Tea: Bai Hao/Oriental Beauty. Damon talks differential privacy and tracking. Michael mentions the Raspberry Pi and its use in a couple of open-source style alternatives to home assistant devices. Both show off their knowledge of sports and play the “which social media site is best” game. Plus: shout outs, virtual reality (VR), games, and more!
This episode was brought to you by Floating Leaves Tea. Use coupon code techtea for 30% off the 2014 Bai Hao harvest (Damon’s favorite) or the 2015 Oriental Beauty (Michael’s favorite).
- Floating Leaves blog post with photo of the brewing method we used
- Interview with Dr. Selina Ahmed about climate change and tea
- The leafhopper
- Eric Scott’s description of Bai Hao research in China
- A chemical common to tea, jasmine, and other plants
- Differential privacy
- Wifi tracking monitors in downtown Seattle
- Alexa “available” on Raspberry Pi
- Raspberry Pi
- IFTTT.com (and how to pronounce it)
- Recipe for Super Bowl lights
- Dustin W. Stout on Twitter and on Google+
- Stats for Tech Tea’s first week online
- Cortex 32 on the experience of virtual reality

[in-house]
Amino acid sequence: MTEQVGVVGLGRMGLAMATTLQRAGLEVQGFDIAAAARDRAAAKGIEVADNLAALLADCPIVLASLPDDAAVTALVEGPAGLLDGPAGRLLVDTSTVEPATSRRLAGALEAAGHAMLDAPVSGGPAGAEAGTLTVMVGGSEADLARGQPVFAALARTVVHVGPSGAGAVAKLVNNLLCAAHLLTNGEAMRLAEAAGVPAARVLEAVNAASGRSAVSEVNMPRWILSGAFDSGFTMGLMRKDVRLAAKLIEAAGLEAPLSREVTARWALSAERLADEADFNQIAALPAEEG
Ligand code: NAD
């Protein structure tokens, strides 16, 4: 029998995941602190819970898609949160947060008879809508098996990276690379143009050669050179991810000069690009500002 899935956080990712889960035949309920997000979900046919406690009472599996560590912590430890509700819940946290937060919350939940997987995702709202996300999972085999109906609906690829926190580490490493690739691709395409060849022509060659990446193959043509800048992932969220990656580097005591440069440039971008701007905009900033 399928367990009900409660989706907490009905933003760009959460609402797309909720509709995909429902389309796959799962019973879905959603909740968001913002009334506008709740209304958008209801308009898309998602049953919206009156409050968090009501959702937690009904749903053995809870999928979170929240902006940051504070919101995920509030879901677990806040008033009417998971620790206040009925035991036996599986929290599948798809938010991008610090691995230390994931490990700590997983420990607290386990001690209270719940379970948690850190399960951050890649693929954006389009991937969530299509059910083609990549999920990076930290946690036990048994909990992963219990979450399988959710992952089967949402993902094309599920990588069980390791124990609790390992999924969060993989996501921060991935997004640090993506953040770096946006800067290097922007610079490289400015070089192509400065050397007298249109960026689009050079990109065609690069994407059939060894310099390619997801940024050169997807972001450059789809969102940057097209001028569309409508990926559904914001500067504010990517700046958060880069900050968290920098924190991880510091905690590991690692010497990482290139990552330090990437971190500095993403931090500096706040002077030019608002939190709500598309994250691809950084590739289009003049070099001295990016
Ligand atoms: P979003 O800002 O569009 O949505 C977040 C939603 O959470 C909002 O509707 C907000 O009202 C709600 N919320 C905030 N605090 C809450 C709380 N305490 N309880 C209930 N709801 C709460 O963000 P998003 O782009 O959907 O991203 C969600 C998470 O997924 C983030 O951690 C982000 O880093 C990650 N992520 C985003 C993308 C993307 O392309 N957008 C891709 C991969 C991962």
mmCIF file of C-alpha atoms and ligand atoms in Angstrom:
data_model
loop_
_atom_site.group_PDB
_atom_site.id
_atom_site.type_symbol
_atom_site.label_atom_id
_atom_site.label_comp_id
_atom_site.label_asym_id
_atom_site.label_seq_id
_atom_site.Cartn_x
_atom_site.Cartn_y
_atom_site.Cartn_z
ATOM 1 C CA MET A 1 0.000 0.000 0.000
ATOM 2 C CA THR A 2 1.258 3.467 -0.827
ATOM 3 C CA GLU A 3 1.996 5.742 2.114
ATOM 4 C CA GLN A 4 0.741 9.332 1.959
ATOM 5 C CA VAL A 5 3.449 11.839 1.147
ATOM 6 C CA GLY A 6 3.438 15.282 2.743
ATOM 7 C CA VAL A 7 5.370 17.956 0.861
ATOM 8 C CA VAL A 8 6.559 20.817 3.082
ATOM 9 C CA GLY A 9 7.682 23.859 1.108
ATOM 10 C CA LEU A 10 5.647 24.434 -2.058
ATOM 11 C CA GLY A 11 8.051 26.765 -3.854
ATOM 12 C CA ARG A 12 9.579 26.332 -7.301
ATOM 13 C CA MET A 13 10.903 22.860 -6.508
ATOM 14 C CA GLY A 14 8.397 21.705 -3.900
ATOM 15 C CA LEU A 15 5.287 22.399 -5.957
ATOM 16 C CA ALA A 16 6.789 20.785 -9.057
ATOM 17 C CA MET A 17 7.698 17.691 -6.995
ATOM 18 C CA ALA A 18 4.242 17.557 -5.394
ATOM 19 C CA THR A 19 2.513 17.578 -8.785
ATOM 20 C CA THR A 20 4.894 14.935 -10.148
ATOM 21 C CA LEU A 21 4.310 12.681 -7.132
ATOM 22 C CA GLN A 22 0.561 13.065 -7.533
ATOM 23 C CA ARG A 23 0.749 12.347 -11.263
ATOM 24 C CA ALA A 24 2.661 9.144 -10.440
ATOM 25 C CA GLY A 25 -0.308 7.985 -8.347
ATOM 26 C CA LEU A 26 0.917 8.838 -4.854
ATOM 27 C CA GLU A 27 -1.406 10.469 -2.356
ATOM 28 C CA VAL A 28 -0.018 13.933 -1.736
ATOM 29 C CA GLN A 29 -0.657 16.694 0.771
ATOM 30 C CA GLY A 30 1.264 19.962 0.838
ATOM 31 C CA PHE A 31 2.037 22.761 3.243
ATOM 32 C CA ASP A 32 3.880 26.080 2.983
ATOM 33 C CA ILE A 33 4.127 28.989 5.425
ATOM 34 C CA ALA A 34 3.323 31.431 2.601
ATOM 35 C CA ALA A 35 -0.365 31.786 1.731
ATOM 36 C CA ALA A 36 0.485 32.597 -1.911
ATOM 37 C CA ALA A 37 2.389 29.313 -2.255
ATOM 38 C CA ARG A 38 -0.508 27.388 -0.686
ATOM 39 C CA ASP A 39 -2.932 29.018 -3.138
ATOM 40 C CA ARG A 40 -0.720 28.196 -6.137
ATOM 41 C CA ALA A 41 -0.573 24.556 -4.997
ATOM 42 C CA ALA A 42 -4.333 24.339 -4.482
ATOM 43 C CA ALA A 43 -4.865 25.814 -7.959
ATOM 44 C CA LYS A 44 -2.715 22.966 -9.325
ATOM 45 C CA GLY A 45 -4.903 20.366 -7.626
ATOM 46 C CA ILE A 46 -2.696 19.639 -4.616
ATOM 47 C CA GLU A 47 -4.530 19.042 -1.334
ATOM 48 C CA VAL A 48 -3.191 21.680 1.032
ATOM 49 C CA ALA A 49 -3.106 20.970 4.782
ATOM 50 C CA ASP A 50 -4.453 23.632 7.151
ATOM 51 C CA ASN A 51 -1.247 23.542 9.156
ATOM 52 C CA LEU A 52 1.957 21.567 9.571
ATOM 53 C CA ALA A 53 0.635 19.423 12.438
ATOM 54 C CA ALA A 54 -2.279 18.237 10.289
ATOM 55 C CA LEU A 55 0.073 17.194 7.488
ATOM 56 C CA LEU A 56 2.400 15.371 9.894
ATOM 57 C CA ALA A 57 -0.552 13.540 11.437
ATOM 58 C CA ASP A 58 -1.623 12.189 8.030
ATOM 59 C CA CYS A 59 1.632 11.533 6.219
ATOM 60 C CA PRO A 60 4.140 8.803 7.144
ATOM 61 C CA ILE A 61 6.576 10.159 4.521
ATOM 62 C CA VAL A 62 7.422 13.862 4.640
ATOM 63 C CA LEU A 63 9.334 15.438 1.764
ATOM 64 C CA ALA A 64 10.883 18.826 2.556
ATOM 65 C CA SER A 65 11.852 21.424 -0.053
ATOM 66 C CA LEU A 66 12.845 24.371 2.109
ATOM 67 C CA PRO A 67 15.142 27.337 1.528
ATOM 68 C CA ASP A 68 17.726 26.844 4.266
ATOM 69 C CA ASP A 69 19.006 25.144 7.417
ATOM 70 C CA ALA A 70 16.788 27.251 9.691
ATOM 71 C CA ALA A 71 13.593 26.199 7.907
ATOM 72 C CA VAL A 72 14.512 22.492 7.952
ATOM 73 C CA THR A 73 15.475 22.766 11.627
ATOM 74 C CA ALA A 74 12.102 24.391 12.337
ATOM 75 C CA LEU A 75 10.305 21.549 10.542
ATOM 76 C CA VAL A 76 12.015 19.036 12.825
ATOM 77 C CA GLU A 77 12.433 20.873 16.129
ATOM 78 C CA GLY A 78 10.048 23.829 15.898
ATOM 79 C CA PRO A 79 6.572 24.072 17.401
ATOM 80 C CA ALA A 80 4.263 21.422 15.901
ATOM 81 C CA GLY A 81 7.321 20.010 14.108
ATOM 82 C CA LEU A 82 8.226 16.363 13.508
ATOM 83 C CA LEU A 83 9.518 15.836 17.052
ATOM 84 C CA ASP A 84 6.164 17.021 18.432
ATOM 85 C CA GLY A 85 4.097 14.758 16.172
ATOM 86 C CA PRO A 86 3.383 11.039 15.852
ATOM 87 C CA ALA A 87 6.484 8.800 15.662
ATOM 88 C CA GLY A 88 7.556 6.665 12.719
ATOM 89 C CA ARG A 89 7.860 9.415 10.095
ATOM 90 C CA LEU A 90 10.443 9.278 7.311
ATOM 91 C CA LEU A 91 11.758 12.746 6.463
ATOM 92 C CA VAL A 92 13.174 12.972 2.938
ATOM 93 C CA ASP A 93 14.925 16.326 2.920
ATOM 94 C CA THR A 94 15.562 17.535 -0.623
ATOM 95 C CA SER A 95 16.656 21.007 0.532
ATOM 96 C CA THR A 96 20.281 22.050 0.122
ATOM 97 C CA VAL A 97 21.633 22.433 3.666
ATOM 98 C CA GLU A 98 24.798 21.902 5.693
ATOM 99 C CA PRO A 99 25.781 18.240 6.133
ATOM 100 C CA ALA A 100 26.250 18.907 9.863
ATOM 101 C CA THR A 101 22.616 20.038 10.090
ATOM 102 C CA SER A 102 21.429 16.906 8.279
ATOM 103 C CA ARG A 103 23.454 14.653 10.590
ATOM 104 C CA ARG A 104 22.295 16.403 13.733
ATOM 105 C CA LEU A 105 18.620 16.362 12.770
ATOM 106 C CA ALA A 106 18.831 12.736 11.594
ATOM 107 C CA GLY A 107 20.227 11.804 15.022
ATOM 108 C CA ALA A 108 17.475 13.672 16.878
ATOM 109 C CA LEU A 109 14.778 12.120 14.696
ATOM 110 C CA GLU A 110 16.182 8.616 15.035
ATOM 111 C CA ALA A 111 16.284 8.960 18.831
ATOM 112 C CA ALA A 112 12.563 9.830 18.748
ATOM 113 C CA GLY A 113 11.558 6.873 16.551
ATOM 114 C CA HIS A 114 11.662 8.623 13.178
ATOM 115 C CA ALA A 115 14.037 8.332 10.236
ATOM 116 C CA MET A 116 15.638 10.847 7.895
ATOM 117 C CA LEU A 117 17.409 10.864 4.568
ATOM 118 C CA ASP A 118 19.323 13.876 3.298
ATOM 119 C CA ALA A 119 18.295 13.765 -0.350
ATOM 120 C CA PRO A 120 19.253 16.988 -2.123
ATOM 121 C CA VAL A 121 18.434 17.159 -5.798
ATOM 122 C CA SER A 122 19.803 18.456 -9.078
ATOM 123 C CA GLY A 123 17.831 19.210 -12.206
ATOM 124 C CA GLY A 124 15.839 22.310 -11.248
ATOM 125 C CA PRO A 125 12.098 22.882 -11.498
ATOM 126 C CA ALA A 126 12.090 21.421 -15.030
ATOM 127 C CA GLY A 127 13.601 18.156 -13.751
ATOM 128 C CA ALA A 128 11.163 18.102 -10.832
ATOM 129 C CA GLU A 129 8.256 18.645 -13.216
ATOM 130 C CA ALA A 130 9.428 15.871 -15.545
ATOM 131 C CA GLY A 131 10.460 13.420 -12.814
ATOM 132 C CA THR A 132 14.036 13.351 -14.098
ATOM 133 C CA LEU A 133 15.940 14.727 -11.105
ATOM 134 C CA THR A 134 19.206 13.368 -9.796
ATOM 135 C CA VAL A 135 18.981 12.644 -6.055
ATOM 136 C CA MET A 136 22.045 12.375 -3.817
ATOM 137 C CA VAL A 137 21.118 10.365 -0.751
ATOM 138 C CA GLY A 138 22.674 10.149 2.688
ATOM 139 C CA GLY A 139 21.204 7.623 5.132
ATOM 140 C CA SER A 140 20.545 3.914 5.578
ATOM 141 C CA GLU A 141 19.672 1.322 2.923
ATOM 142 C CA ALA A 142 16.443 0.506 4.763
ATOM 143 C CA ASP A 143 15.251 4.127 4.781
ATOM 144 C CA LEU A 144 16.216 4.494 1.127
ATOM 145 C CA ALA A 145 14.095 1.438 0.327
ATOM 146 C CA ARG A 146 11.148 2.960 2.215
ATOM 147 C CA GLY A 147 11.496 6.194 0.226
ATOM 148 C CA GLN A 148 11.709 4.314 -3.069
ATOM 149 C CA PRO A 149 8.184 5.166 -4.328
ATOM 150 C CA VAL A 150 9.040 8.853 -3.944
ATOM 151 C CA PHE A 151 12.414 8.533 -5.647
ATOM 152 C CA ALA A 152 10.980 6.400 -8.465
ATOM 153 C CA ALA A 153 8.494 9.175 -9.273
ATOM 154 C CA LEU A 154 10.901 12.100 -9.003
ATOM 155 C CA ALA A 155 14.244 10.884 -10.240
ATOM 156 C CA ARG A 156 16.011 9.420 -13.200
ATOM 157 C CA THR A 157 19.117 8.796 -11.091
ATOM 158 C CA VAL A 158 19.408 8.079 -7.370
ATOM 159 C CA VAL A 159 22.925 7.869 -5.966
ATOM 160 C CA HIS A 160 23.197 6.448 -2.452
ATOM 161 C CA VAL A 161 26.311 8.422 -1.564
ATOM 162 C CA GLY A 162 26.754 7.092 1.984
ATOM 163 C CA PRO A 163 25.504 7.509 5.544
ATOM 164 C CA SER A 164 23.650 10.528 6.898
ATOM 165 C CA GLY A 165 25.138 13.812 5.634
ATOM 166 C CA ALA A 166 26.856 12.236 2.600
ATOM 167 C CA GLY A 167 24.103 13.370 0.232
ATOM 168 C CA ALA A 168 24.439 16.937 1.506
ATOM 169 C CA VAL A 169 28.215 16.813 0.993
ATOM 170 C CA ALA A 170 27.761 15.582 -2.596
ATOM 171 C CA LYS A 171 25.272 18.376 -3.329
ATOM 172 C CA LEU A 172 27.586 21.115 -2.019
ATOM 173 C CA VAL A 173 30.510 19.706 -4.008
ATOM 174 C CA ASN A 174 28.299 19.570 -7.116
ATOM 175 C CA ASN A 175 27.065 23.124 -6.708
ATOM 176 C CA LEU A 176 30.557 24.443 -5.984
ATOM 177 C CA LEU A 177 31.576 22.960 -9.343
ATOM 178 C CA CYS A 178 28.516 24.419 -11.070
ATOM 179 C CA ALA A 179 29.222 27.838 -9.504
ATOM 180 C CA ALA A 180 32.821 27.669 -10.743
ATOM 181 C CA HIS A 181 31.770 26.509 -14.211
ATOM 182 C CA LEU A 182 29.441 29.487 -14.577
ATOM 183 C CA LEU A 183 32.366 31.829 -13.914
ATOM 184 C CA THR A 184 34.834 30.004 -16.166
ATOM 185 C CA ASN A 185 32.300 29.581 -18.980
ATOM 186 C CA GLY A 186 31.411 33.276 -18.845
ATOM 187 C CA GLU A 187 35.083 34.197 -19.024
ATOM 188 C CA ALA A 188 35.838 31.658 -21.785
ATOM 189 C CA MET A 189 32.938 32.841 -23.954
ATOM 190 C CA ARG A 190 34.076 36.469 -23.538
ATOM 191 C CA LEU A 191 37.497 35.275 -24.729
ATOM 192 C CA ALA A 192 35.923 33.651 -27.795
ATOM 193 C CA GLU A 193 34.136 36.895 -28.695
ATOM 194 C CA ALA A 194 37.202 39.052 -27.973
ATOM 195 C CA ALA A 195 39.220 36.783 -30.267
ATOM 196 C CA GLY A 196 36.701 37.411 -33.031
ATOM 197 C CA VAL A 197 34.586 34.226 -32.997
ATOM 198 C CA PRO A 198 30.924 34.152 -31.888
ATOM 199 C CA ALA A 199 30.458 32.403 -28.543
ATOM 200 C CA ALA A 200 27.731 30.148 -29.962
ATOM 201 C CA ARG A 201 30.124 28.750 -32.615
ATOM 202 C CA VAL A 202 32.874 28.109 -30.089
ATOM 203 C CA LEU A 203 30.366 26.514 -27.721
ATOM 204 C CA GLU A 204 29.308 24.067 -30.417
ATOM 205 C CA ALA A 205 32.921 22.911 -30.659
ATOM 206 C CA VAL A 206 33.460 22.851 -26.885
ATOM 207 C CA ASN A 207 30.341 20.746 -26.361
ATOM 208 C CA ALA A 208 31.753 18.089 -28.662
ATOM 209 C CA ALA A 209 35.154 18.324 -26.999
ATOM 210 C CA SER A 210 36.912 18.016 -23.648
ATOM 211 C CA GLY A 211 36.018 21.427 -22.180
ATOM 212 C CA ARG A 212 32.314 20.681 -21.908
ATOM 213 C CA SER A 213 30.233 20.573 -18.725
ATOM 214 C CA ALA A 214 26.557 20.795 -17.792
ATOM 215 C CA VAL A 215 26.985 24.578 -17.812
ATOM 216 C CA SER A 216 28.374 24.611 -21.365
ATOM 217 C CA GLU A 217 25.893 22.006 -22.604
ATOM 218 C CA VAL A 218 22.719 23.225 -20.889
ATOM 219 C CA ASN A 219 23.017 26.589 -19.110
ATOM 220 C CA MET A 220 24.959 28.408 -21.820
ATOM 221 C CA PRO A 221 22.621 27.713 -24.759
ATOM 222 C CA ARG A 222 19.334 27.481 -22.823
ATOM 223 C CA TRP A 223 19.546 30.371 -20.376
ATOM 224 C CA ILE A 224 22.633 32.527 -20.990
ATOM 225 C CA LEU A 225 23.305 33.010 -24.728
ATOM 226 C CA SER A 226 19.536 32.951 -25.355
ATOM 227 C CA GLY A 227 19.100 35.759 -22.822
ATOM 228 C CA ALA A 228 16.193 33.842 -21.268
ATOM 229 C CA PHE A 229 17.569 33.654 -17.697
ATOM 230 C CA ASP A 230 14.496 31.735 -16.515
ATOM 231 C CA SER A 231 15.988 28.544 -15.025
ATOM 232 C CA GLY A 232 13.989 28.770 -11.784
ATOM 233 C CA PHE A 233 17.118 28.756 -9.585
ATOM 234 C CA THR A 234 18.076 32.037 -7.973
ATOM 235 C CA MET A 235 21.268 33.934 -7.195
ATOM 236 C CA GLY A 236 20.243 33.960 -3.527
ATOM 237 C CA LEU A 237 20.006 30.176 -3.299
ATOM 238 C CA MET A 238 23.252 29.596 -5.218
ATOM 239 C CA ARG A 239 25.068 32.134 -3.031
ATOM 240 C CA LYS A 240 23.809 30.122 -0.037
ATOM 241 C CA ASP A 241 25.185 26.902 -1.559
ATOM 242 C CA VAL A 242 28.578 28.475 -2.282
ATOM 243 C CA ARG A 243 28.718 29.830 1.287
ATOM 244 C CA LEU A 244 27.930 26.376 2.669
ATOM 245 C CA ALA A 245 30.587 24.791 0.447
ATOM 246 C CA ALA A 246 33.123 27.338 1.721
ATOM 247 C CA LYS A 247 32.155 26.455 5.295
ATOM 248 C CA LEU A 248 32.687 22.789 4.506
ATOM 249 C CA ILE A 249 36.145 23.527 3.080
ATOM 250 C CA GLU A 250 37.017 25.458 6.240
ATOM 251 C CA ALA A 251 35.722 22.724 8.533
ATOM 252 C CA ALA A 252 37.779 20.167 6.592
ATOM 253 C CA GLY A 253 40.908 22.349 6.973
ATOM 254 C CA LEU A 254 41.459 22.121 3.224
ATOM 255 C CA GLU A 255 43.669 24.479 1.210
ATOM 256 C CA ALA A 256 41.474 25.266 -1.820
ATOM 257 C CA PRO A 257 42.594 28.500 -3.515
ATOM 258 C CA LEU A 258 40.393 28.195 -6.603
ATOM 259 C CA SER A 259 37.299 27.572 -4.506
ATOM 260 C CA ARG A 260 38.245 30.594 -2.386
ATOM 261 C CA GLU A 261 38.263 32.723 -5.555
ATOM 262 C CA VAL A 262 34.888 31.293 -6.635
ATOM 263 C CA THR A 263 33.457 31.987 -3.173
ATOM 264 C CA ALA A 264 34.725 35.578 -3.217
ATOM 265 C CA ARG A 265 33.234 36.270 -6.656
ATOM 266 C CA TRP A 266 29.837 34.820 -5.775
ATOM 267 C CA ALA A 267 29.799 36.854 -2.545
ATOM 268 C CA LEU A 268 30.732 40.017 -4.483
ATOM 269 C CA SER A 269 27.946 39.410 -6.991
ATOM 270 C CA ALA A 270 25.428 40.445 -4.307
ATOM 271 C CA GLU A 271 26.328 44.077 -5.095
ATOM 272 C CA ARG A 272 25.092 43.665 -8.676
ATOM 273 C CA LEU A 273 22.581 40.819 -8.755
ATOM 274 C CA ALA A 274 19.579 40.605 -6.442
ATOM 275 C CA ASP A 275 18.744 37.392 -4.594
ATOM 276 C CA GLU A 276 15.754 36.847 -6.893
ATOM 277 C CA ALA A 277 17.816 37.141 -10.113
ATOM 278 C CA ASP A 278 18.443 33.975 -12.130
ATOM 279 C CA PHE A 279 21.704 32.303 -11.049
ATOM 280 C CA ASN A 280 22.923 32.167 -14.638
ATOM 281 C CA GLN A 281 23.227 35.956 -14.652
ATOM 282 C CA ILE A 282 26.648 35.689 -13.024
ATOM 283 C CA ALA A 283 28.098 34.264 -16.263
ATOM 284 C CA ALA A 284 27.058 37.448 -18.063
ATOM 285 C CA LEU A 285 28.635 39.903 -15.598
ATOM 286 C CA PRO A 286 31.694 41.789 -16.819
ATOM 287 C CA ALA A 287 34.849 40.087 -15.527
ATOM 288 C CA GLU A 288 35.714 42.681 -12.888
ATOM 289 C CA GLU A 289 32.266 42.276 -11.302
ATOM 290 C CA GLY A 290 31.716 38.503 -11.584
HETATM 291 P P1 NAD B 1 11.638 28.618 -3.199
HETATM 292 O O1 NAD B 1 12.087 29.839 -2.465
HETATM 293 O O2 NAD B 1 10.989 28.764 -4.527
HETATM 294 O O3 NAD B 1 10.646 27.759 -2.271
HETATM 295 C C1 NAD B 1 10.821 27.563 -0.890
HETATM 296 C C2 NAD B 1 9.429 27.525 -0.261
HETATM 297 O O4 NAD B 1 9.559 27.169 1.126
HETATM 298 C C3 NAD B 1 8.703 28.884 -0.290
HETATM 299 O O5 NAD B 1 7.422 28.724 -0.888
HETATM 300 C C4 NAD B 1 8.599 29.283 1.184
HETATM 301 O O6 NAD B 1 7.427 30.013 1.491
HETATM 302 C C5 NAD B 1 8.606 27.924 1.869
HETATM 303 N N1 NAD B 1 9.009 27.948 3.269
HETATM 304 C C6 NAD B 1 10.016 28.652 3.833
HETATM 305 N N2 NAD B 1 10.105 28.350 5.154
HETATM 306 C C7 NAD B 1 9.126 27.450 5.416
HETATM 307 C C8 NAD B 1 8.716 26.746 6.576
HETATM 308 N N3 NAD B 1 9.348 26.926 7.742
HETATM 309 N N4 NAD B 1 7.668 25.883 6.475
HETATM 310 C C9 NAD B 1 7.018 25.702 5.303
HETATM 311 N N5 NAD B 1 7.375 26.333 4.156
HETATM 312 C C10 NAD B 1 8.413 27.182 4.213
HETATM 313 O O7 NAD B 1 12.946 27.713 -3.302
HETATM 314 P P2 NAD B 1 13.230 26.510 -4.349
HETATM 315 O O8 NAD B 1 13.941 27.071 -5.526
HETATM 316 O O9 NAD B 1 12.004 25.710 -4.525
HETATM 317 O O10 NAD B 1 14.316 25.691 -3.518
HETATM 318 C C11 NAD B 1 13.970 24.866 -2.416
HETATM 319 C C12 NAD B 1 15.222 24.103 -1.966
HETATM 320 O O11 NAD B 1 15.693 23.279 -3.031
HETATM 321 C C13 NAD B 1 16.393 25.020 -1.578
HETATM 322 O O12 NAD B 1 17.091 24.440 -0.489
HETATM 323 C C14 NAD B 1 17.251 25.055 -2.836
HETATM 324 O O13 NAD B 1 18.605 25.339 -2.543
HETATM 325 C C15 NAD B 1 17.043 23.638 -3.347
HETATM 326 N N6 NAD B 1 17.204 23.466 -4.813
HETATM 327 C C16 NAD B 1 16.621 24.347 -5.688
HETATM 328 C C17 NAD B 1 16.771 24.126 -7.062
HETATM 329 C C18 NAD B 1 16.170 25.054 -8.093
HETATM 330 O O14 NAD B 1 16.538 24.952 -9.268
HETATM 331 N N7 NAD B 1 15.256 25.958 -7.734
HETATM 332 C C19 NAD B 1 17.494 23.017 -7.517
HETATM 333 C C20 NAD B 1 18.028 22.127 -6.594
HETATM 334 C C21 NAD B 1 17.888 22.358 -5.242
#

- Rubber Hand Illusion: not exactly the pencil thing, but close
Our theme music was written by Lisa Purdy. You can contact Damon and Michael (and even pass along a message to Lisa if you’d like her to make some music for you) by visiting the Contact Us page on TechTea.fm
Podcast: Play in new window | Download (Duration: 1:09:12 — 63.6MB)
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3 thoughts on “Tech Tea 002: Raspberry Pi”
Thanks for the mention guys! And yes– you can have 15,000 followers but if none of them have any interest in seeing photos of your kids, then the same exact post on Facebook would probably do much better. Content is king, but context is even more important. The context (and culture) of every social network is different and thus hard to directly compare the same post/types of posts across platforms.
This quote sums it up,
So, a community is nothing more than a hyper contextual place to share things. Facebook, for some, is a hyper contextual place to share something, if you’ve built a contextual audience. Platform/community/group/social network doesn’t matter. Audience matters.
Hey, Dustin! Thanks for the comment…and the quote!
Yeah, and the flip side is “Damon is doing X” plays well–whether that’s posting photography or launching a podcast–with people who care about Damon, whereas even in a community of photographers, a particular individual photo might not strike a chord. A post about how that photo was taken, though, or the technical details of the camera setup, might.
What are your thoughts on Twitter?